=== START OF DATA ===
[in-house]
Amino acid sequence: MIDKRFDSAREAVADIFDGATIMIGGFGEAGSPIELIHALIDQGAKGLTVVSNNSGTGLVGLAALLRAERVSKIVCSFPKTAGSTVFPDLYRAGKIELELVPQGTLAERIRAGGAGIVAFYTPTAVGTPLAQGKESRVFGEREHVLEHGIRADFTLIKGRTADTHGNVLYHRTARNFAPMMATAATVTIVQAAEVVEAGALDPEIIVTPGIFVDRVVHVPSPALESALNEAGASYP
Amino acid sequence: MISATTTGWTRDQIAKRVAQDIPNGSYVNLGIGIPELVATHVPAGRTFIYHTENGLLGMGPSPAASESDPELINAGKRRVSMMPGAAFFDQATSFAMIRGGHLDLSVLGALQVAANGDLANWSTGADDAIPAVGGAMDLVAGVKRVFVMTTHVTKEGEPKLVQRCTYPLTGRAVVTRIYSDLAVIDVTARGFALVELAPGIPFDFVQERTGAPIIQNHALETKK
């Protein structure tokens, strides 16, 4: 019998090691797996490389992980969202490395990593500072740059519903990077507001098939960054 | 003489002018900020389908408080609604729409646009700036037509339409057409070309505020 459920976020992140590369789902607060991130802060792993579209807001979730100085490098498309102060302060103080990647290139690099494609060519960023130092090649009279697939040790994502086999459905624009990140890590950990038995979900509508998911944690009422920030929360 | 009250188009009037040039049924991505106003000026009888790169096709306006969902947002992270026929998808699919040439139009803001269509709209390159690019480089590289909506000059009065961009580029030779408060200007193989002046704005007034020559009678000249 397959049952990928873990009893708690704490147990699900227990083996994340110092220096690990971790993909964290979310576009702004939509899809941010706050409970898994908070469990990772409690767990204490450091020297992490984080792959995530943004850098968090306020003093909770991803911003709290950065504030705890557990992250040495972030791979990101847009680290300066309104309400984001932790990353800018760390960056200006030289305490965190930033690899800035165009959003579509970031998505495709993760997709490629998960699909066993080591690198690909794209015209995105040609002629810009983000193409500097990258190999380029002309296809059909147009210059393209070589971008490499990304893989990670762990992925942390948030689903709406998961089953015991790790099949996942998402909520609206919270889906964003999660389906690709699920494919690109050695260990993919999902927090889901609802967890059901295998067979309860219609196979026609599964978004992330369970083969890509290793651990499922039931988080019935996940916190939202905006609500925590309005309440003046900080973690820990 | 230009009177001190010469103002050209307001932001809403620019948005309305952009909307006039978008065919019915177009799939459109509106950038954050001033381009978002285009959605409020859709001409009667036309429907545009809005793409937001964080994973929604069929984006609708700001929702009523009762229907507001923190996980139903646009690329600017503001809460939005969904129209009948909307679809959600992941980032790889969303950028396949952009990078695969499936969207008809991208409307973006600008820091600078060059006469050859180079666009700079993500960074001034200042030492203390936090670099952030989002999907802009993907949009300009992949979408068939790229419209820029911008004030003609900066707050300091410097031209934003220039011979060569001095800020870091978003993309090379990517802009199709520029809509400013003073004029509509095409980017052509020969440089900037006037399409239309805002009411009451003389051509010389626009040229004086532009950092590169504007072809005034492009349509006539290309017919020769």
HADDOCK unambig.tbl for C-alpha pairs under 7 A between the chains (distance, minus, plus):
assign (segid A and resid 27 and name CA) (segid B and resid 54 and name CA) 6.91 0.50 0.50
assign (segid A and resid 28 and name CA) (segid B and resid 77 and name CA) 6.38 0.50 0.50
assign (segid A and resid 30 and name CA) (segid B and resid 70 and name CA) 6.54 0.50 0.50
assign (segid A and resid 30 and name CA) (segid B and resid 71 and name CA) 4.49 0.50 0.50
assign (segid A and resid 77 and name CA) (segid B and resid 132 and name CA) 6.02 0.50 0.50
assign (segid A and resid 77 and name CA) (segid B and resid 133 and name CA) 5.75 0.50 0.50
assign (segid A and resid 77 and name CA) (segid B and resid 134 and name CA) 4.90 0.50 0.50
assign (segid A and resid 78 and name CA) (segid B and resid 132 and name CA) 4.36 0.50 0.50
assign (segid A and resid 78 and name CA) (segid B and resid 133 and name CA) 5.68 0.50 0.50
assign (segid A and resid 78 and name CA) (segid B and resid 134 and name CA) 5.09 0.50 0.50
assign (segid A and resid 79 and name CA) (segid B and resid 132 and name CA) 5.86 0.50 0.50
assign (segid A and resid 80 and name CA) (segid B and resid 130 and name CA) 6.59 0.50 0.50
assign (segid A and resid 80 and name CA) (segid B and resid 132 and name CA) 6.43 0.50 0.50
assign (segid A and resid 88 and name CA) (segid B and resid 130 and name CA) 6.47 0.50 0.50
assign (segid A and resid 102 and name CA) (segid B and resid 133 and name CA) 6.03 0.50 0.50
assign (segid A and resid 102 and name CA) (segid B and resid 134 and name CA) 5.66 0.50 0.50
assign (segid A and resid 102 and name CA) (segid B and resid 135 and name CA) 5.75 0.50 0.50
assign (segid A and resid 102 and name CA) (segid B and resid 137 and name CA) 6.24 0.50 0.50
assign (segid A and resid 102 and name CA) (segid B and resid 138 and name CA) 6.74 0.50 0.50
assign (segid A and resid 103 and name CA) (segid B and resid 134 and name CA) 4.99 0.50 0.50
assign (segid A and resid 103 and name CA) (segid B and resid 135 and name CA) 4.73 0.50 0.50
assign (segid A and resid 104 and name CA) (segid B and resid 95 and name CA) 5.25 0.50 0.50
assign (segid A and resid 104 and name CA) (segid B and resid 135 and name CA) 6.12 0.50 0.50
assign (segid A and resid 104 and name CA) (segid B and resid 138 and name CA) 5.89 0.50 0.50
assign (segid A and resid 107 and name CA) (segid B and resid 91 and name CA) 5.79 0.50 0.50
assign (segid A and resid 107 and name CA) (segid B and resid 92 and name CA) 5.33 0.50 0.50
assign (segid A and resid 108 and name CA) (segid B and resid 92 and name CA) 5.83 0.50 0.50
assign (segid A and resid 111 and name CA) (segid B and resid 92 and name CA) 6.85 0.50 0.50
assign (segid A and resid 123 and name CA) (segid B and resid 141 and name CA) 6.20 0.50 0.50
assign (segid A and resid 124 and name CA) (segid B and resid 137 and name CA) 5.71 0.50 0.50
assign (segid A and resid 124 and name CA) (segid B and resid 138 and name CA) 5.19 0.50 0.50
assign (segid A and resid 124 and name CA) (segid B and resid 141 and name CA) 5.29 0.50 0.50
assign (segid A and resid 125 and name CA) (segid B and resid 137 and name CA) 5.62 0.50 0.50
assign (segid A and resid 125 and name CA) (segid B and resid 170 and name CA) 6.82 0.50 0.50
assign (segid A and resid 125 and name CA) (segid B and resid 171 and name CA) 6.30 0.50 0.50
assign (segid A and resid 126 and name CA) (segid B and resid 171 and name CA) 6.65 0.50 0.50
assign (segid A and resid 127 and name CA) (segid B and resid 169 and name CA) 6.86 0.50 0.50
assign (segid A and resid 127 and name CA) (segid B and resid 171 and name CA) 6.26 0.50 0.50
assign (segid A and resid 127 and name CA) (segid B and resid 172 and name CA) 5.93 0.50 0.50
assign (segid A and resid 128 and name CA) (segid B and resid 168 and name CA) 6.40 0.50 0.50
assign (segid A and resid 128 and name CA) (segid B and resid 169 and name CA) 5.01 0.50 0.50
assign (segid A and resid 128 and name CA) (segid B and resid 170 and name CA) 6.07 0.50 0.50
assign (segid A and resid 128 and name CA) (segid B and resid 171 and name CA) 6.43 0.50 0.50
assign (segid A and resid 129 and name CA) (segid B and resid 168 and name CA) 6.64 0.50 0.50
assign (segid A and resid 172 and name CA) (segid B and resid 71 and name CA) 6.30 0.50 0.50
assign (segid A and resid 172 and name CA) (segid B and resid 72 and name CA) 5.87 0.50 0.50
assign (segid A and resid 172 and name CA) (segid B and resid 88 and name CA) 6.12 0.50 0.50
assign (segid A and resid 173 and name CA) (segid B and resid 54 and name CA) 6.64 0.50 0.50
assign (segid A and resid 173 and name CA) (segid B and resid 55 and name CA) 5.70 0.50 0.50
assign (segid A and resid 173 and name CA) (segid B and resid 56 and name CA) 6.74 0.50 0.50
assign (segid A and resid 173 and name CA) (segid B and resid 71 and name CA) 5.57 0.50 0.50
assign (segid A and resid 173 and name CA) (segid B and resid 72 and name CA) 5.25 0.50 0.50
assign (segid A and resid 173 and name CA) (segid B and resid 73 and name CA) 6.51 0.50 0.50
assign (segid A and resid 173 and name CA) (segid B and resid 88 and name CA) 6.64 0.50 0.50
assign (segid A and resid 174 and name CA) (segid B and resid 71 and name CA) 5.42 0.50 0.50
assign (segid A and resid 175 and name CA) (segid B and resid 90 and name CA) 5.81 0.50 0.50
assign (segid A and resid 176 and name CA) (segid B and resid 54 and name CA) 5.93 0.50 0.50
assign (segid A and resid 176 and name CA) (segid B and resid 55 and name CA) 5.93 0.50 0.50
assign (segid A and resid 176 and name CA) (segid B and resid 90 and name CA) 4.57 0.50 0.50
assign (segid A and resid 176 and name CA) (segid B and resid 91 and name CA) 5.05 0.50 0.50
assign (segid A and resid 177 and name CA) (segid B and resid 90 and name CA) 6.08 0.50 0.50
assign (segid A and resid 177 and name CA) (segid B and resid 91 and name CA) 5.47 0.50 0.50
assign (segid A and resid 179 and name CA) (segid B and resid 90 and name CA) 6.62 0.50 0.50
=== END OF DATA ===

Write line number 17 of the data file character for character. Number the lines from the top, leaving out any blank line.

assign (segid A and resid 80 and name CA) (segid B and resid 130 and name CA) 6.59 0.50 0.50